In the beginning, I found it a tough ceremony to swallow. I felt like the token Christian; the stranger in the wrong outfit eating the matza out of order. The structure of the service confused me and the intensity associated with staying on task gave me the perfect excuse to keep quiet. I felt excluded by the deluge of Hebrew spoken by those in the know and in general, lost; drowned in a Red Sea of rigidity, pomp, and circumstance. For years, I couldn’t wait to suck down that fourth cup of wine and hightail it home.

Determined to do right by my Catholic self and our Jewish children, I set out on a mission to create an outreach friendly Seder.

I compiled a Hagaddah chock full of catchy ditties, kid friendly verses, and hands on plagues. I switched up the order of the service, made the blessings accessible in English and Hebrew, added passages about civil rights and the human condition, and offered readings that would appeal to different belief systems.

It took a few years to earn our Seder hosting chops, but eventually Mac and I found something that worked for us.

Fast forward to Passover 2014.

Walking by a local church the morning of Passover I noticed a passage carved into the steeple.

How wonderful it is

How pleasant for God’s people

To live together in harmony

Psalm 133

I thought about our Seder guests. That evening, sixteen people; Jews, Catholics, Muslims, a son of Methodist missionaries, family, old friends, and new faces would gather around our table in Pleasantville like a bona fide interfaith, intergenerational jamboree.

As suspected, it turned out to be just that.

We waited to kickoff the festivities so my Muslim neighbor could run home to say her afternoon prayers.

My father, a good ole boy and the son of Methodist missionaries who has a mezuzah affixed to his doorpost out of respect for our Jewish ancestors, joined us for his first Seder and my first holiday with him since I was a baby.

Adults and young people alike wore sunglasses to symbolize darkness, the ninth plague and enjoyed an enthusiastic food fight of marshmallow hail.

Twenty somethings and teenagers were just as jazzed as the under ten population to hunt for the Afikomen.

The widow and sister of a dear friend, a devout Irish Catholic who always attended our Seders but passed away a few years ago, recited the concluding poem together, a job historically reserved for him.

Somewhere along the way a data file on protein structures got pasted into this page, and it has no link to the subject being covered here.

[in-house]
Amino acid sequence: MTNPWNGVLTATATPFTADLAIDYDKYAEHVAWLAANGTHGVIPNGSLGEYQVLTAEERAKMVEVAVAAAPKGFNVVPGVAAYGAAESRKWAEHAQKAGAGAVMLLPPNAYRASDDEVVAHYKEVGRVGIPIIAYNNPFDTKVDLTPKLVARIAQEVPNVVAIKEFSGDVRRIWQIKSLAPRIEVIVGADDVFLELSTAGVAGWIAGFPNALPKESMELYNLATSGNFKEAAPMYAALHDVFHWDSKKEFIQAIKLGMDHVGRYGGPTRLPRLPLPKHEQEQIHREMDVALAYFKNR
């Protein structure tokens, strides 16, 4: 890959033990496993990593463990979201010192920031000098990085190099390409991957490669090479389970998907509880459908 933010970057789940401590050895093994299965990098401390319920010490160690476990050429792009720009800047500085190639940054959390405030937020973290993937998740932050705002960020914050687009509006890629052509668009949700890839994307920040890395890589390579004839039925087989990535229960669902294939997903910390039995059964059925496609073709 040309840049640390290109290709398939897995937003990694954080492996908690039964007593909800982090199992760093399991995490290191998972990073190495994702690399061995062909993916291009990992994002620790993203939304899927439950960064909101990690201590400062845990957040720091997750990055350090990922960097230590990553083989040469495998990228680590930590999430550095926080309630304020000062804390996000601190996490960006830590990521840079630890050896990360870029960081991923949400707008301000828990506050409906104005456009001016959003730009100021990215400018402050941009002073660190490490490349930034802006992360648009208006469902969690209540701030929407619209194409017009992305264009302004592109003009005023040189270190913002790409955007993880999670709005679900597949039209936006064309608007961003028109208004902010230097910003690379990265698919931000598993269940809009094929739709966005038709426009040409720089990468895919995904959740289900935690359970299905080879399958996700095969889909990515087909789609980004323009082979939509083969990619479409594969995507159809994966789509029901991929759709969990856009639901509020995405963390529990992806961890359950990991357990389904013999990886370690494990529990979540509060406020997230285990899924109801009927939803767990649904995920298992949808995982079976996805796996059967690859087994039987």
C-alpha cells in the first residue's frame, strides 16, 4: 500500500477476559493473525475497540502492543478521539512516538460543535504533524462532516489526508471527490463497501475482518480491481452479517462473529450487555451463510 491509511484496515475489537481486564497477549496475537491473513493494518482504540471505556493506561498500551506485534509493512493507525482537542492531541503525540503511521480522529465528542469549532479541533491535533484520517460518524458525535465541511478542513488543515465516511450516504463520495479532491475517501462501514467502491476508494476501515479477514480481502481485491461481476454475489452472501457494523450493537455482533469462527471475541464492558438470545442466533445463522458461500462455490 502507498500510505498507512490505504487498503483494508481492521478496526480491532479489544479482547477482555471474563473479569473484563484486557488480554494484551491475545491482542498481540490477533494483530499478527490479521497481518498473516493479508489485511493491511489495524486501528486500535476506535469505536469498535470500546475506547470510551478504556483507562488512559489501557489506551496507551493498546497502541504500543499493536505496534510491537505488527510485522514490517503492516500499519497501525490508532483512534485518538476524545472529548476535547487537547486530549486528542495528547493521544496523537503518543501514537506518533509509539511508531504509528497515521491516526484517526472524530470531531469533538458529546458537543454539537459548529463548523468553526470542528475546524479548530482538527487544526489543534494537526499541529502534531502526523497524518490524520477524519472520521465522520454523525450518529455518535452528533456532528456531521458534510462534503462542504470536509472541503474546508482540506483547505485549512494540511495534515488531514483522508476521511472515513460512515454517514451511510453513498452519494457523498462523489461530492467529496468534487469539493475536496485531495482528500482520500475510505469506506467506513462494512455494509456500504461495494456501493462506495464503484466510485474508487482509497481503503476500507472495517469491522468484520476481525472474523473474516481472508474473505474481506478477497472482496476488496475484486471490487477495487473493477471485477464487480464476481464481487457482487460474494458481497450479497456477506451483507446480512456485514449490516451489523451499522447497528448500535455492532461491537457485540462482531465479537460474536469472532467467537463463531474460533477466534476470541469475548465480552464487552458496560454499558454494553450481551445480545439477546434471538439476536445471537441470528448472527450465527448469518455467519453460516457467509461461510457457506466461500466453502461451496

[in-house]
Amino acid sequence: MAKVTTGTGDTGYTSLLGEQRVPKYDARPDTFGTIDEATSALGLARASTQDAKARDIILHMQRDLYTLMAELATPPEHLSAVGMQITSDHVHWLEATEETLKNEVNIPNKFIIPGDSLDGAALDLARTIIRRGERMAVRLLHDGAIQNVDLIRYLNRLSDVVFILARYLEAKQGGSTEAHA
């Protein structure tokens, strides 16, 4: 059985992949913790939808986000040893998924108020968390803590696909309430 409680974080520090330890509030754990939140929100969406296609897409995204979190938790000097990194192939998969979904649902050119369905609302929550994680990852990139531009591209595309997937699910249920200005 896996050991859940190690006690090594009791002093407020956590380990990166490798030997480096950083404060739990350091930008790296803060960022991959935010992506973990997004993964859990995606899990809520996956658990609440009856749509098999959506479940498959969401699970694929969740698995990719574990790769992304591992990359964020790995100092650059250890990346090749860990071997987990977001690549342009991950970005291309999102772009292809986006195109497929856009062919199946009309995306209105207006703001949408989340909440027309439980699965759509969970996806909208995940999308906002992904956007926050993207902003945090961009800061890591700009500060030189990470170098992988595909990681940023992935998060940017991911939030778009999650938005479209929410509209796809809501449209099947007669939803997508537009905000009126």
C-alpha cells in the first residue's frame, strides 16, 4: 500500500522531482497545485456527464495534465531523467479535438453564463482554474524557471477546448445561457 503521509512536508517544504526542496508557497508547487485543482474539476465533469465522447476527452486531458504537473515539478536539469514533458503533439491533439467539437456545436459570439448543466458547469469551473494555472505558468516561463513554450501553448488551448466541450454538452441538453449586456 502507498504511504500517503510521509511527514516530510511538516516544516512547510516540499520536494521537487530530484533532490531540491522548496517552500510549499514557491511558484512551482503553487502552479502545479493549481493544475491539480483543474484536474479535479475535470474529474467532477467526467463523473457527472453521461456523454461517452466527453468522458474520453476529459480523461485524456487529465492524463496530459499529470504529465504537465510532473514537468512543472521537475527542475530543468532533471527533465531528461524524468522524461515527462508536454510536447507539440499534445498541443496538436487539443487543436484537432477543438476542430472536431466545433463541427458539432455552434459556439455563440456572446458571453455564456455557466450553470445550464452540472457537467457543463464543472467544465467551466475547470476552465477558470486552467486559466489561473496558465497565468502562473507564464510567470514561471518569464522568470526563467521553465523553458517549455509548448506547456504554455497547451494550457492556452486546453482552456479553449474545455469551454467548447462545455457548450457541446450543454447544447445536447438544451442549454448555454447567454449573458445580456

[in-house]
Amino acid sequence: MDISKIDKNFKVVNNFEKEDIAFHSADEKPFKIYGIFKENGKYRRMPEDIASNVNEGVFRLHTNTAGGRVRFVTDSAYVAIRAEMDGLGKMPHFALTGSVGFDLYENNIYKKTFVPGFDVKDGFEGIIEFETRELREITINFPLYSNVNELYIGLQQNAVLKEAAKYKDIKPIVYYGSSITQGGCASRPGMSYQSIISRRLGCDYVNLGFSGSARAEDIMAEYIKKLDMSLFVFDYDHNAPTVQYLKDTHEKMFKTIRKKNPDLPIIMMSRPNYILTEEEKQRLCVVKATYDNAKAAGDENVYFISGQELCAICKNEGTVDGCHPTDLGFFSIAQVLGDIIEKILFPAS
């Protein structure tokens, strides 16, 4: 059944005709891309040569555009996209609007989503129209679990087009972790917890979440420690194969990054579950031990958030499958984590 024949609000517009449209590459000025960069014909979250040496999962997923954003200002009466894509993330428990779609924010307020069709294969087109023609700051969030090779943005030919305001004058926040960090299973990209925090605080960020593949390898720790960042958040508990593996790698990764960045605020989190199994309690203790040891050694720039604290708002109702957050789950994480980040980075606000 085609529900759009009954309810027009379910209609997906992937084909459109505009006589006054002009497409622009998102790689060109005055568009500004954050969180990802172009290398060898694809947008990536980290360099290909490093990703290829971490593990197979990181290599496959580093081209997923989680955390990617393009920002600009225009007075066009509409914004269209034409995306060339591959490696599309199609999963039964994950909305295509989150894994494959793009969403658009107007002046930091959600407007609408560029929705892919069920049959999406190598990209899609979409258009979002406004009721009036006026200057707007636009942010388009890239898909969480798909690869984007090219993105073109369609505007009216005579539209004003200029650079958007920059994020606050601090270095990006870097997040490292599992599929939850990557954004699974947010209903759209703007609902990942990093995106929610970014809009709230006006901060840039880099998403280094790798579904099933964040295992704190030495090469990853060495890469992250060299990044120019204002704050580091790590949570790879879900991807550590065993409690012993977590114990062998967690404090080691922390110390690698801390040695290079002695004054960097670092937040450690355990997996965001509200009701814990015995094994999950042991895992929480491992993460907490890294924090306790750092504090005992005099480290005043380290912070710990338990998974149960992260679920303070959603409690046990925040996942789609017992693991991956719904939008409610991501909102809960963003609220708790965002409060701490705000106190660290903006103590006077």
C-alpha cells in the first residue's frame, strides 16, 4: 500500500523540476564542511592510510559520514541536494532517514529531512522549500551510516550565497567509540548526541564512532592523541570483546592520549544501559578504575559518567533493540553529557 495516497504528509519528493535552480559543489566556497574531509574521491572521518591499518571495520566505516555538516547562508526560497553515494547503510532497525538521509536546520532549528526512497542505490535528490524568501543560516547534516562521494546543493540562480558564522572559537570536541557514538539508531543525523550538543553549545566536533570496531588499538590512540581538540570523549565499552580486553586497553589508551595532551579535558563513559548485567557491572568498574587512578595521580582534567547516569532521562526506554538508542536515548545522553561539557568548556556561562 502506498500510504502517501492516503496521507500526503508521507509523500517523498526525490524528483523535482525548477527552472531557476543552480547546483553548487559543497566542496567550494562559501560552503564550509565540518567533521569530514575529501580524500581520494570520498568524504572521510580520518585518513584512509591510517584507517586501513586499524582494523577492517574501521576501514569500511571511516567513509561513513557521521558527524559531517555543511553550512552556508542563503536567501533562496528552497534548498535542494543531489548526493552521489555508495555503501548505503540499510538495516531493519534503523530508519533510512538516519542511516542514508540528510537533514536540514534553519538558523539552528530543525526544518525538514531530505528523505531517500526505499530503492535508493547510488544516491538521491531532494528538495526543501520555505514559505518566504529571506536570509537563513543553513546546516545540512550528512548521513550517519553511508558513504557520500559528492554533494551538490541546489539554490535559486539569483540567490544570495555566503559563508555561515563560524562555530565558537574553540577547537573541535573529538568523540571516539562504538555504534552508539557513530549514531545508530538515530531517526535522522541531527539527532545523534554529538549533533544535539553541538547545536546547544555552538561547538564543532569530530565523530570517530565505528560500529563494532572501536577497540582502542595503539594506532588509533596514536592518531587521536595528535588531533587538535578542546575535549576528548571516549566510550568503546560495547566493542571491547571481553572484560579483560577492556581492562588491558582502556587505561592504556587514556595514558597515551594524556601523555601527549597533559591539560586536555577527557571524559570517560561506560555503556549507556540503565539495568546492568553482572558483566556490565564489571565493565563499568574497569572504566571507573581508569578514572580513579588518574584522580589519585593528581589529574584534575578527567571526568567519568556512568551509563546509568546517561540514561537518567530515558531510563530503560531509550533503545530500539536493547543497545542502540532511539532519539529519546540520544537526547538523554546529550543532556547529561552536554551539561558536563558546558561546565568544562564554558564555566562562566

And when the Seder ended that sister, a retired high school special education teacher, mother of four and grandmother who attends daily mass, and a Passover newcomer stood up and addressed the group. She shared,

We are a society of self-absorbed immediacy. It seems that all anyone cares about today are the latest trends, the hottest stars, and themselves. It is important to pass on traditions, talk about ancestry, tell stories, and make connections to the past. Doing this creates a necessary foundation for our children. For me, the Seder represents hope and a renewed determination to keep ALL the traditions we have alive and fun.

Then she took our Hagaddah home to use as a teaching aid in her Catechism class.

Three days later, a gust of anti-Semitism blew through the dining room and knocked me off the kumbaya cloud as I read about yet another account of worldwide religious intolerance and persecution.

This time it was an article about Jewish residents in the Ukraine who were stopped outside the synagogue after Passover services by masked men, and handed a leaflet citing that anyone over the age of sixteen was required to register themselves and personal property as Jewish or face deportation.

I was not raised Jewish. I did not convert to Judaism. But as a person raising Jewish children, the institutional nature of the attempt made me sick. It made me angry. It hit home for this Mama Bear.

So to the bigots who ordered, printed, and distributed the leaflets; raspberries and middle fingers to you.

And to all those who continue to hurt others because of or in the name of religion, I invite you to climb down from your bully pulpit.

Take off the mask, put down your weapon

Grab the marshmallows, slip on the sunglasses

And join my family for a Pleasant Passover; there are sixteen people who value freedom, tradition, inclusivity, harmony, and humanity that we’d like you to meet.

8 Steps to Taking Rejection

Four years ago I was a part-time teaching, newbie mother of two ready for more; more from the “real” me and ready to embrace a creative energy suffocated by Urb-Burb expectations, thirty-something responsibility, and motherhood.

One December morning while ushering Bubbe down the driveway en route to my work gig and his Fours class at our local preschool, an original story title dropped into my head.  The words sounded like something straight out of a child’s picture book.

I have been writing ever since.

I get great joy from piecing together a picture book story.  However, as a Fours mommy, yoga buddy, and KidLit publishing veteran kindly forewarned me at the outset, “Next to poetry, the most difficult thing to get published is the picture book.”

Translation?  Learn to take rejection.

Aah, yes.  Experiencing rejection from literary agents and editors when one is attempting to traditionally publish one’s work comes with the territory, and I have traversed that land more times than I care to count.

Regardless of how many I know who have paid it a visit; Rejection seems perpetually barren when I’m there.  It is a lonely place that stings the creative spirit, erodes an already exposed ego, and paralyzes dreams.

When all roads lead to Rejection, I am tempted to curl up and quit; but I don’t.  Instead, I take 8 steps and continue the journey.

Step 1:  Throw a pity party. 

Traces of the endorphin rush filled with hope and possibility that flooded my system upon hitting “Send” disintegrate, replaced by artistic misery when, after investing effort into a project, crafting a thoughtful query, and researching where to place it, the answer comes back